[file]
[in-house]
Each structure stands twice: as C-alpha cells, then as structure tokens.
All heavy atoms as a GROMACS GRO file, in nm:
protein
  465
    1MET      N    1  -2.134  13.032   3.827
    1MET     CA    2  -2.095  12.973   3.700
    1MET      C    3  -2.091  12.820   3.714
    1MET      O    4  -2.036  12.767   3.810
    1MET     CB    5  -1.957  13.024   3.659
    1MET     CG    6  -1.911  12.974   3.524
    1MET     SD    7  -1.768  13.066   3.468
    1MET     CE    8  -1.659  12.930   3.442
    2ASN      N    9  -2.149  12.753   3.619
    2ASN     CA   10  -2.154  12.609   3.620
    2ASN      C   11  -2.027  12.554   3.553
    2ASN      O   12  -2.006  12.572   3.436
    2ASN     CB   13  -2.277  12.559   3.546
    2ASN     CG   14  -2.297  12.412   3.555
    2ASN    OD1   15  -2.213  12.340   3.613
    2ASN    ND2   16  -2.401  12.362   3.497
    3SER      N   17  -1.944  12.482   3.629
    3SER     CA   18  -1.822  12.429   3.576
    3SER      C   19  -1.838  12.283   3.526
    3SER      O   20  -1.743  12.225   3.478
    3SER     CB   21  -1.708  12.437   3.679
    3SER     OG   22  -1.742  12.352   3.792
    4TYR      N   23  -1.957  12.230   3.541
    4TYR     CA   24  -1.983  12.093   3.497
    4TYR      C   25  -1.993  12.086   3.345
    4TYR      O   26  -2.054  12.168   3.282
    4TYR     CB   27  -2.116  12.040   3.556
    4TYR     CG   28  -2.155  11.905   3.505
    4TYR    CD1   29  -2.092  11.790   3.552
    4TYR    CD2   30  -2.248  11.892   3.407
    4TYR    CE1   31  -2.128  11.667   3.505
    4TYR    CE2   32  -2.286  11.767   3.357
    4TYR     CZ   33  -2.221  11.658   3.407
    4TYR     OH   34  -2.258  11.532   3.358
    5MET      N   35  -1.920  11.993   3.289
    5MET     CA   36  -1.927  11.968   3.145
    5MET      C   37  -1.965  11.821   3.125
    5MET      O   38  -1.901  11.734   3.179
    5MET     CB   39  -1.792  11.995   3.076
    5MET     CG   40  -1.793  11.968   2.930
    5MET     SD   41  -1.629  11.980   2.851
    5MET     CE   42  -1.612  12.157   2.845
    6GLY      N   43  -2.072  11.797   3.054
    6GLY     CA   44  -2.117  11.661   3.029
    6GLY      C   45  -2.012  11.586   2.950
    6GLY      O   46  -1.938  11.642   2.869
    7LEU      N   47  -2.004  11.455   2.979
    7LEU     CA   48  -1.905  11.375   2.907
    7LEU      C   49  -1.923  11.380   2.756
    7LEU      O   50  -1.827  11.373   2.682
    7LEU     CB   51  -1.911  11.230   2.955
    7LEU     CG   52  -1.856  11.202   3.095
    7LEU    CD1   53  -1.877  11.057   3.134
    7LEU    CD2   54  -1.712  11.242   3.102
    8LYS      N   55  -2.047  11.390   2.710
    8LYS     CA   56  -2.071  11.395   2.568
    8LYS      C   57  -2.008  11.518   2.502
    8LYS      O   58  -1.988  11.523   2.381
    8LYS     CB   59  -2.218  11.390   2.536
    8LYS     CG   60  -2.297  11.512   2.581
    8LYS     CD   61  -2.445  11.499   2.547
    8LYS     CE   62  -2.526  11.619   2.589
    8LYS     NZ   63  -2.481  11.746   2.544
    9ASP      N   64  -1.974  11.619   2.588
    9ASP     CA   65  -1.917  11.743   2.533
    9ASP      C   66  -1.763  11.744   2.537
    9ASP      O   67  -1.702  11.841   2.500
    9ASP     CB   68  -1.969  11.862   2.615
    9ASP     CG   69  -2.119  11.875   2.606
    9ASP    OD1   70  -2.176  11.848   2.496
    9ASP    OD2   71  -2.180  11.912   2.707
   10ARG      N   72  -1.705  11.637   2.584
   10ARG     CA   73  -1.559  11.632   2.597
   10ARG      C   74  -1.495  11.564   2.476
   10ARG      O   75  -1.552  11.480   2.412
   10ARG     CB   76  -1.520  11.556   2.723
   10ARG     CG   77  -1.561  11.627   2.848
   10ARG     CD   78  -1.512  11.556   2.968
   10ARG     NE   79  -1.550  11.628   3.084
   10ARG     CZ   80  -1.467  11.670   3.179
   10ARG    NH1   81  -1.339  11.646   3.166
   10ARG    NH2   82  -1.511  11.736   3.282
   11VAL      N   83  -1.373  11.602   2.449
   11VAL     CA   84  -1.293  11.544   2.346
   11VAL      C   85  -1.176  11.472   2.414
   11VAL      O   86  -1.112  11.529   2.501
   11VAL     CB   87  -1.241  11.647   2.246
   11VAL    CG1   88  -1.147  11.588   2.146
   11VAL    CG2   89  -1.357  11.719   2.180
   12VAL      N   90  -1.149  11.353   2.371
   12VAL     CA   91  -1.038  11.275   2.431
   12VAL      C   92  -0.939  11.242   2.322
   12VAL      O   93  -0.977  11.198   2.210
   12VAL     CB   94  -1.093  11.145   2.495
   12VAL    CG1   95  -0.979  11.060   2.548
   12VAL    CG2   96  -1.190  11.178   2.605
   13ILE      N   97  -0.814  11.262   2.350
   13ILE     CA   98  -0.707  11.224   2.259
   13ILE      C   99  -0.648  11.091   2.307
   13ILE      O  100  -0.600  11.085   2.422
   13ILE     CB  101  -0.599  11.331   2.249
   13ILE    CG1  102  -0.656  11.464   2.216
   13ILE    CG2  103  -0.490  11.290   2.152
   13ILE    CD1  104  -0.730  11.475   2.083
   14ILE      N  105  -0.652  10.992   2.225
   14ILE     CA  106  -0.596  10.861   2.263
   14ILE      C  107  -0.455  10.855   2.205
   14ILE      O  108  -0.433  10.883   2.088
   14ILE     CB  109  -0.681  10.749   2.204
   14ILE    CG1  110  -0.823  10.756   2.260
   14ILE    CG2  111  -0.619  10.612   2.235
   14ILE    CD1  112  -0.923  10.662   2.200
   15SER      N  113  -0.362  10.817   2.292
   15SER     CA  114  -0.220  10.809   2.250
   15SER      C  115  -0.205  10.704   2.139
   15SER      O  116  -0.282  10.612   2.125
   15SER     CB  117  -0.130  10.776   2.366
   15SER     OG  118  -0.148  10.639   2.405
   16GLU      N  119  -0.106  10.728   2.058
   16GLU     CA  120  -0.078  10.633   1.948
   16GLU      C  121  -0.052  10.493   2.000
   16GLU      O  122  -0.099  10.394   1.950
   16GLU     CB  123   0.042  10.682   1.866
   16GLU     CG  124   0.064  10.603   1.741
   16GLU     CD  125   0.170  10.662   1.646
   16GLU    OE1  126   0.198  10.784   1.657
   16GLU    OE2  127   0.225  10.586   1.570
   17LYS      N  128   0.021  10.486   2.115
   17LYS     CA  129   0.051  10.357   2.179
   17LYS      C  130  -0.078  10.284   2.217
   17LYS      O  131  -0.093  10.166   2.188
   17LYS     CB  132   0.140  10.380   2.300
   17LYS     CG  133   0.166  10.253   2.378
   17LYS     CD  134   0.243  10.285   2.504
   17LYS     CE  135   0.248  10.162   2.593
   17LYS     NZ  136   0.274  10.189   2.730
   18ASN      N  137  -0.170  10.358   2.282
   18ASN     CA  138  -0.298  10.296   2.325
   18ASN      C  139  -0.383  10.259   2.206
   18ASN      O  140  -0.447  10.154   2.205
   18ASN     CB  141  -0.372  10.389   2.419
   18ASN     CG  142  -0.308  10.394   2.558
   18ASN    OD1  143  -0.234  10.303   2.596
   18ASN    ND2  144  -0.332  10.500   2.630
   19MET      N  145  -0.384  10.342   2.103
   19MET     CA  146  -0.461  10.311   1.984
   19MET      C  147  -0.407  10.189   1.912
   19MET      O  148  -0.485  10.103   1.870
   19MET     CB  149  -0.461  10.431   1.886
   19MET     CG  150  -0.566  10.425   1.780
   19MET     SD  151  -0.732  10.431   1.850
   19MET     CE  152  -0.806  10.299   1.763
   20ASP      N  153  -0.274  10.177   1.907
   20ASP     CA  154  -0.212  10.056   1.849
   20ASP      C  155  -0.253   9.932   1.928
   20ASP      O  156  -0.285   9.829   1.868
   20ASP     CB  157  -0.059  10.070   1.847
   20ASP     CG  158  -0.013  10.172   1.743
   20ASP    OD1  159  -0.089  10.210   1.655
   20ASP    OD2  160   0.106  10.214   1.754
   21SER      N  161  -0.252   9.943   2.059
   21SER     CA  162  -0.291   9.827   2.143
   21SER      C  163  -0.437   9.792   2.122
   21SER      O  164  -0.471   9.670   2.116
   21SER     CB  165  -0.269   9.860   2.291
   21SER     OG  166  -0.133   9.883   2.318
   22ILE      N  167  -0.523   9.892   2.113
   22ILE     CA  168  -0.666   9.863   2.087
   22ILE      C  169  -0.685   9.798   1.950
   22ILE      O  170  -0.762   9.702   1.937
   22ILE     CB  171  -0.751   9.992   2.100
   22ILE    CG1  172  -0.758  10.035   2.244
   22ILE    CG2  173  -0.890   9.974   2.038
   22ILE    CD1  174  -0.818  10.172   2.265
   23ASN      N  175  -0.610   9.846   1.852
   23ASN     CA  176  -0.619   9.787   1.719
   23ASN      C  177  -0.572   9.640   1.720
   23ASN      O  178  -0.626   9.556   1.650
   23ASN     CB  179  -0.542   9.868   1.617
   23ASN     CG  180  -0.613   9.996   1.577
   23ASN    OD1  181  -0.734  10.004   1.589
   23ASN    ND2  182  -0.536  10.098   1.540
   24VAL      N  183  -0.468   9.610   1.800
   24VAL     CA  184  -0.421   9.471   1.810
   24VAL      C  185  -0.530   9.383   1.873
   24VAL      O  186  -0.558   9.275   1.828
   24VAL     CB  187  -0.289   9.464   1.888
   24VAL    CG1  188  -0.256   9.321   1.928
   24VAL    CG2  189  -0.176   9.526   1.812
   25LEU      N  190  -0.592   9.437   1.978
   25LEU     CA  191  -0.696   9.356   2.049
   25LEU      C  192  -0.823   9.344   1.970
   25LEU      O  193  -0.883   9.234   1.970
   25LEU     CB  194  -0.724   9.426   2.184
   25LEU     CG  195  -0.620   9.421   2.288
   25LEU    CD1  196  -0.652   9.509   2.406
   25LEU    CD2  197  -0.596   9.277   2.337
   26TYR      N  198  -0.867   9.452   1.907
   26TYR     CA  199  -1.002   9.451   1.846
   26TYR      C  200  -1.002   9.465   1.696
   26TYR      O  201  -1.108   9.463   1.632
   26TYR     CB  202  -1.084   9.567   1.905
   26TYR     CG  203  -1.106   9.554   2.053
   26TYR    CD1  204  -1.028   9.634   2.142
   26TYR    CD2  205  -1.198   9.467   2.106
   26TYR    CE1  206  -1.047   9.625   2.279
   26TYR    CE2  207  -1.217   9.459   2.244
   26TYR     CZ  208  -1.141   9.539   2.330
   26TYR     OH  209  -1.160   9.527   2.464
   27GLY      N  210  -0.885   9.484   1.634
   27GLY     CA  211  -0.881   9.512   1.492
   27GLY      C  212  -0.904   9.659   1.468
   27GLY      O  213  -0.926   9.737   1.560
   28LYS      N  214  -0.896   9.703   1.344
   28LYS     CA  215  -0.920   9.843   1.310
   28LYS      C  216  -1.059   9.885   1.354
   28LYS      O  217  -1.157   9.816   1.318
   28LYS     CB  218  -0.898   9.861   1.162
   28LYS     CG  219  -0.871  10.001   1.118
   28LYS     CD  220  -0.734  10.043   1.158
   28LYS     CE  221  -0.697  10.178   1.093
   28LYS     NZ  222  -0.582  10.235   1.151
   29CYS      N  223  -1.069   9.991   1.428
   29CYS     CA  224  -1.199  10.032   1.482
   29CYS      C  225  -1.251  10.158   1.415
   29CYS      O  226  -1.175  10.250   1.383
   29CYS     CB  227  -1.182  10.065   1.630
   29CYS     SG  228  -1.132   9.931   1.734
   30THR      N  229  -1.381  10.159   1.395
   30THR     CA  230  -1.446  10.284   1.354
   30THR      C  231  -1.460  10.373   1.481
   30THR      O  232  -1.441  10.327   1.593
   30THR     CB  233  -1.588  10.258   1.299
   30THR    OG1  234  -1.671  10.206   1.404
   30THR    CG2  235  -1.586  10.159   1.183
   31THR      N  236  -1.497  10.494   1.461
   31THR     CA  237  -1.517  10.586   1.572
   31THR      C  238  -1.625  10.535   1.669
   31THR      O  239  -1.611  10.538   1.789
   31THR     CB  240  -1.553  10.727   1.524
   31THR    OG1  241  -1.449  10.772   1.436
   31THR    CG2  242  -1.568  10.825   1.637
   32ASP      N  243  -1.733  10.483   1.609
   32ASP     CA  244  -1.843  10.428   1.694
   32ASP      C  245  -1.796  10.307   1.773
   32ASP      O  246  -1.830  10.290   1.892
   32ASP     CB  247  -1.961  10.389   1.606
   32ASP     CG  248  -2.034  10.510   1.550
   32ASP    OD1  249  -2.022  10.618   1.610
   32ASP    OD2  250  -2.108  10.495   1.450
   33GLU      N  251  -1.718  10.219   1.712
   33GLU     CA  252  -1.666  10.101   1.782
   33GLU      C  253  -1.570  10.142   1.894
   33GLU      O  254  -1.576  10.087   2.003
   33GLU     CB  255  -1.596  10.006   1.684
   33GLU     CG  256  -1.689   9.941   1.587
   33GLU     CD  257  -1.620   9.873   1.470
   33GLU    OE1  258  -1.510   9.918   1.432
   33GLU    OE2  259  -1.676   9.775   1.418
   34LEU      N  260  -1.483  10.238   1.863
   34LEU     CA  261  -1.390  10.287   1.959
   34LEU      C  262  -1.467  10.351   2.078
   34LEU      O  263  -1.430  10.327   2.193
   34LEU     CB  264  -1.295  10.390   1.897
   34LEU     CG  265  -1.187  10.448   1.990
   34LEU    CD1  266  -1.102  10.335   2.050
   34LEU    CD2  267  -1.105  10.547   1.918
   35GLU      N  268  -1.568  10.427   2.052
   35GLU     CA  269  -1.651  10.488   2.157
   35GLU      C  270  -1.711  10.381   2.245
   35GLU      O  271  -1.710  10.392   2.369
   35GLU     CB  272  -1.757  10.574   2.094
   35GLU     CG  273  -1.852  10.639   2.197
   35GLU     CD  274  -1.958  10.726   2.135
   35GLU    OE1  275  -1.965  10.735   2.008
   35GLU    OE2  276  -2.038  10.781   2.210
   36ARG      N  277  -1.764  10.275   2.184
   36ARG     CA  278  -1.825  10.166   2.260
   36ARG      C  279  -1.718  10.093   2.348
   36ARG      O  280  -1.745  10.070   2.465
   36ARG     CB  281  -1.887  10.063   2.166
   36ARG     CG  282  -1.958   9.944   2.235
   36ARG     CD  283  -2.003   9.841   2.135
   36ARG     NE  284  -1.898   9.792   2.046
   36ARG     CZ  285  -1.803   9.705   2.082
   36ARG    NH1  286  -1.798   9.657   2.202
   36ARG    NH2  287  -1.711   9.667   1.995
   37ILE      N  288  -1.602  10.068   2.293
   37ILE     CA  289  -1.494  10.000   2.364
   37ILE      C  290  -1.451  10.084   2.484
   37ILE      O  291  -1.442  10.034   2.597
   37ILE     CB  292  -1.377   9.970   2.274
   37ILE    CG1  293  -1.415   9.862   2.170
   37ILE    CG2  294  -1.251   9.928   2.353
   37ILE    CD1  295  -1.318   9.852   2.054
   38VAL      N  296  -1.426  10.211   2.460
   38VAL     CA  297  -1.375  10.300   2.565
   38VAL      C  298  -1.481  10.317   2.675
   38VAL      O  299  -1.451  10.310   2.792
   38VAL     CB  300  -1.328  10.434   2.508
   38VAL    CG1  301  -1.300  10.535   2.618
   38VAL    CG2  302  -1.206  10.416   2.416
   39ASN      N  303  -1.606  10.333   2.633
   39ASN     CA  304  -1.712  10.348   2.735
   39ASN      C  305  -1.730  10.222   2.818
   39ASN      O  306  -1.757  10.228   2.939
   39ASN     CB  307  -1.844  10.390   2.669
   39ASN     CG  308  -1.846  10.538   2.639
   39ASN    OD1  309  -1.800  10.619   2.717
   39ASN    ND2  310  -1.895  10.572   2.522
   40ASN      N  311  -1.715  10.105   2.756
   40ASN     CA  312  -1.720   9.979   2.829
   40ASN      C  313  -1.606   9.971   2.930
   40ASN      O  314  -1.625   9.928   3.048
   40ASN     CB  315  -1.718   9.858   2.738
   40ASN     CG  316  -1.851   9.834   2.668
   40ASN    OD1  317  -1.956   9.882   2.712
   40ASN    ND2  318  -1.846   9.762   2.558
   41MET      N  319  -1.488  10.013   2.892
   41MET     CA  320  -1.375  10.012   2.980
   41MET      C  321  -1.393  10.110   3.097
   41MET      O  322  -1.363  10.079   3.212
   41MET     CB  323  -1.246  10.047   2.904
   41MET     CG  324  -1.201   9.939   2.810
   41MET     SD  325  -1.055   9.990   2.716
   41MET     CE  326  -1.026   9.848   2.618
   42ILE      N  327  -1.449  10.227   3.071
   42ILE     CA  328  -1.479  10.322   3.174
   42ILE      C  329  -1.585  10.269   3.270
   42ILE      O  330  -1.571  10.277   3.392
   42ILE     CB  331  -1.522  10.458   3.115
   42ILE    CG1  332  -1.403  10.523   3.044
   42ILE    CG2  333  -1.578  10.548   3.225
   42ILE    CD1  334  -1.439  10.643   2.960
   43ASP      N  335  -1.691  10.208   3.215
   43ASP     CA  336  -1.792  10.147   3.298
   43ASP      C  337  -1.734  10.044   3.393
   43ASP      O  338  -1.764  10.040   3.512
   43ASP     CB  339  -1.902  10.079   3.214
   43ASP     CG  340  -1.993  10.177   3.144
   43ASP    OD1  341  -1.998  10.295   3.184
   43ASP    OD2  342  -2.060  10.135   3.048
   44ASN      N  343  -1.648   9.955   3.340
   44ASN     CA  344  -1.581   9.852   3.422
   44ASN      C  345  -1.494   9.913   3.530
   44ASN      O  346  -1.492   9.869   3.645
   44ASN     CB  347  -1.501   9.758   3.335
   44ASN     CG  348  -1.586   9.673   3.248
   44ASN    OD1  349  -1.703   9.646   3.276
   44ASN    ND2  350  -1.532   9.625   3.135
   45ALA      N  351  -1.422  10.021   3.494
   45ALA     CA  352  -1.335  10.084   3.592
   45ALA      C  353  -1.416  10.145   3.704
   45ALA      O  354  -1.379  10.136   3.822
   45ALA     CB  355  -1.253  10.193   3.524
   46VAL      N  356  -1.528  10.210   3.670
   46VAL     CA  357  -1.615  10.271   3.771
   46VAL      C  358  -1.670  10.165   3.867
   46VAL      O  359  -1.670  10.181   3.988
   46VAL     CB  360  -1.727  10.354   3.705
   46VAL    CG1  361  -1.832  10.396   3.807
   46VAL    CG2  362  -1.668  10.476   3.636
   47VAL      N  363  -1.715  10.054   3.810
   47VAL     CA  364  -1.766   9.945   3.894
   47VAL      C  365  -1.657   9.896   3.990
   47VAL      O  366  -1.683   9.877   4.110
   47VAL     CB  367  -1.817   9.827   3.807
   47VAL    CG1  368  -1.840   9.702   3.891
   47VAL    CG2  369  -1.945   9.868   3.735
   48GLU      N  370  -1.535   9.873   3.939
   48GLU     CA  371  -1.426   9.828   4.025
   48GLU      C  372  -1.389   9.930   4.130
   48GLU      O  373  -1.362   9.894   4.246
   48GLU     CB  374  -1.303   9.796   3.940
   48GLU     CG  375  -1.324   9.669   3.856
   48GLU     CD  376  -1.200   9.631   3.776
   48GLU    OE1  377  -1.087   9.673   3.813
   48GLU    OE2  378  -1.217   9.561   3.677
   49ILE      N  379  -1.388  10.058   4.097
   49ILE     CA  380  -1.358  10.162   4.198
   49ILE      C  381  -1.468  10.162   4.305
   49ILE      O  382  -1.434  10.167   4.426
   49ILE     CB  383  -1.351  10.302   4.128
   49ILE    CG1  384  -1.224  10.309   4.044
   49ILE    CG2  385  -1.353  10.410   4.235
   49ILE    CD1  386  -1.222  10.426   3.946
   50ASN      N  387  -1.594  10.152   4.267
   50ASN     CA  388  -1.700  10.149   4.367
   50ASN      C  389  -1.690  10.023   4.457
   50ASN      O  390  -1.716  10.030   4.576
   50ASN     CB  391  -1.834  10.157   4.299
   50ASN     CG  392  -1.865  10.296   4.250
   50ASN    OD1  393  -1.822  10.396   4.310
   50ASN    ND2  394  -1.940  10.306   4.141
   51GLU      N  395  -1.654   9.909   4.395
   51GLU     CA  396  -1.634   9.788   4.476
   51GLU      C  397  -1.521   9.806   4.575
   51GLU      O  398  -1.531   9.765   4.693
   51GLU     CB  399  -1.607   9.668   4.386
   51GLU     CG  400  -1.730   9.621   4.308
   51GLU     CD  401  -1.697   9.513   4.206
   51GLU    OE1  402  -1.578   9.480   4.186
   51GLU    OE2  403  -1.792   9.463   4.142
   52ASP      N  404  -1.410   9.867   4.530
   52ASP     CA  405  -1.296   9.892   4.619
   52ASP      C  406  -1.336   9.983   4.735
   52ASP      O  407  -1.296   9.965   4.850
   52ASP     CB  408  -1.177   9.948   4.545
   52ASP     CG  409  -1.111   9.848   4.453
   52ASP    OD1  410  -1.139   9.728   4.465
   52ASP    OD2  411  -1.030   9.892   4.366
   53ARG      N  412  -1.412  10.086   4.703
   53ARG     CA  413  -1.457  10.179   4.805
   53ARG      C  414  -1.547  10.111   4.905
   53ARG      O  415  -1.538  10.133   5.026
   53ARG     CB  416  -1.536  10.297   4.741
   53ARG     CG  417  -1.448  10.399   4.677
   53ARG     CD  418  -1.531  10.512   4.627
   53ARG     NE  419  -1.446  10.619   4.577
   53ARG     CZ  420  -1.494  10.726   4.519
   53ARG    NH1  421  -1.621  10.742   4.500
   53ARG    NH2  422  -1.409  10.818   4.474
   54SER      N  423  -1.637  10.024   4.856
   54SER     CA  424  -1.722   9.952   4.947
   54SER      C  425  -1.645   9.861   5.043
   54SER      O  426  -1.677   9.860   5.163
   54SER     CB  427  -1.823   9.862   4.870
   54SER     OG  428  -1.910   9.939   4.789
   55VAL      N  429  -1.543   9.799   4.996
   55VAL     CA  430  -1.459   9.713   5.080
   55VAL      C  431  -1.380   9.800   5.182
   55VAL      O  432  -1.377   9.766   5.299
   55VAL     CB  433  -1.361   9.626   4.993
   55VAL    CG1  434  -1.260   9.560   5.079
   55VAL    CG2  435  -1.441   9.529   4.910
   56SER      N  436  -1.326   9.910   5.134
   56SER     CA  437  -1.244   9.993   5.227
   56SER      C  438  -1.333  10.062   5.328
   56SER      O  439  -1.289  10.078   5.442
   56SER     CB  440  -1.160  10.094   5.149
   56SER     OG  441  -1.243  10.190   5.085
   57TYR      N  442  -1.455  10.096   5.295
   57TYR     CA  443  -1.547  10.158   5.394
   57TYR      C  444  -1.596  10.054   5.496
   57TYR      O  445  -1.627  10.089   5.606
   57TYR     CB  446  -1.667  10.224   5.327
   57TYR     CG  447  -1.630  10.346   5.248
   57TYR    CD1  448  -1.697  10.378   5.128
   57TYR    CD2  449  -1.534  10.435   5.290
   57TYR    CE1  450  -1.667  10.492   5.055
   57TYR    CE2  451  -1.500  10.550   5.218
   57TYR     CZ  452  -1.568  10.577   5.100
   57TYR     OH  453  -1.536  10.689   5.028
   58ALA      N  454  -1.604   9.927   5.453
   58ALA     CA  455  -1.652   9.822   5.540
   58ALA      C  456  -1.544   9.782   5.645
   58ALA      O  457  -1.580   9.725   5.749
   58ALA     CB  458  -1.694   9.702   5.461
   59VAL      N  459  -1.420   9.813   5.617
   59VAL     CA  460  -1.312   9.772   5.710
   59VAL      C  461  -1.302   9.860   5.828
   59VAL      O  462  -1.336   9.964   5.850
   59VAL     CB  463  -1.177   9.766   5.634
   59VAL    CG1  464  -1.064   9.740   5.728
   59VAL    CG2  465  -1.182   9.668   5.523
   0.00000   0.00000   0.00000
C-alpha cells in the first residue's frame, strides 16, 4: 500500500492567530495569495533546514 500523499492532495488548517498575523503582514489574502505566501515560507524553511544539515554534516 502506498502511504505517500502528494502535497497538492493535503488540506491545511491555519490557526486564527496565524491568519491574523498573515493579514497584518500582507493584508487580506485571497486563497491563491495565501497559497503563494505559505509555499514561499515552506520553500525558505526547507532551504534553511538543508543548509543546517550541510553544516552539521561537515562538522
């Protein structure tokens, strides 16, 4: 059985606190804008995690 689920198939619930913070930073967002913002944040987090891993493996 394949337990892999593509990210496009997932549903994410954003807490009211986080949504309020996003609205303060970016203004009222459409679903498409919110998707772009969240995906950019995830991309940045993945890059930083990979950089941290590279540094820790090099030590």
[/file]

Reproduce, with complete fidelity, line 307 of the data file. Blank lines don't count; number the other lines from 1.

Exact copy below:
   38VAL    CG2  302  -1.206  10.416   2.416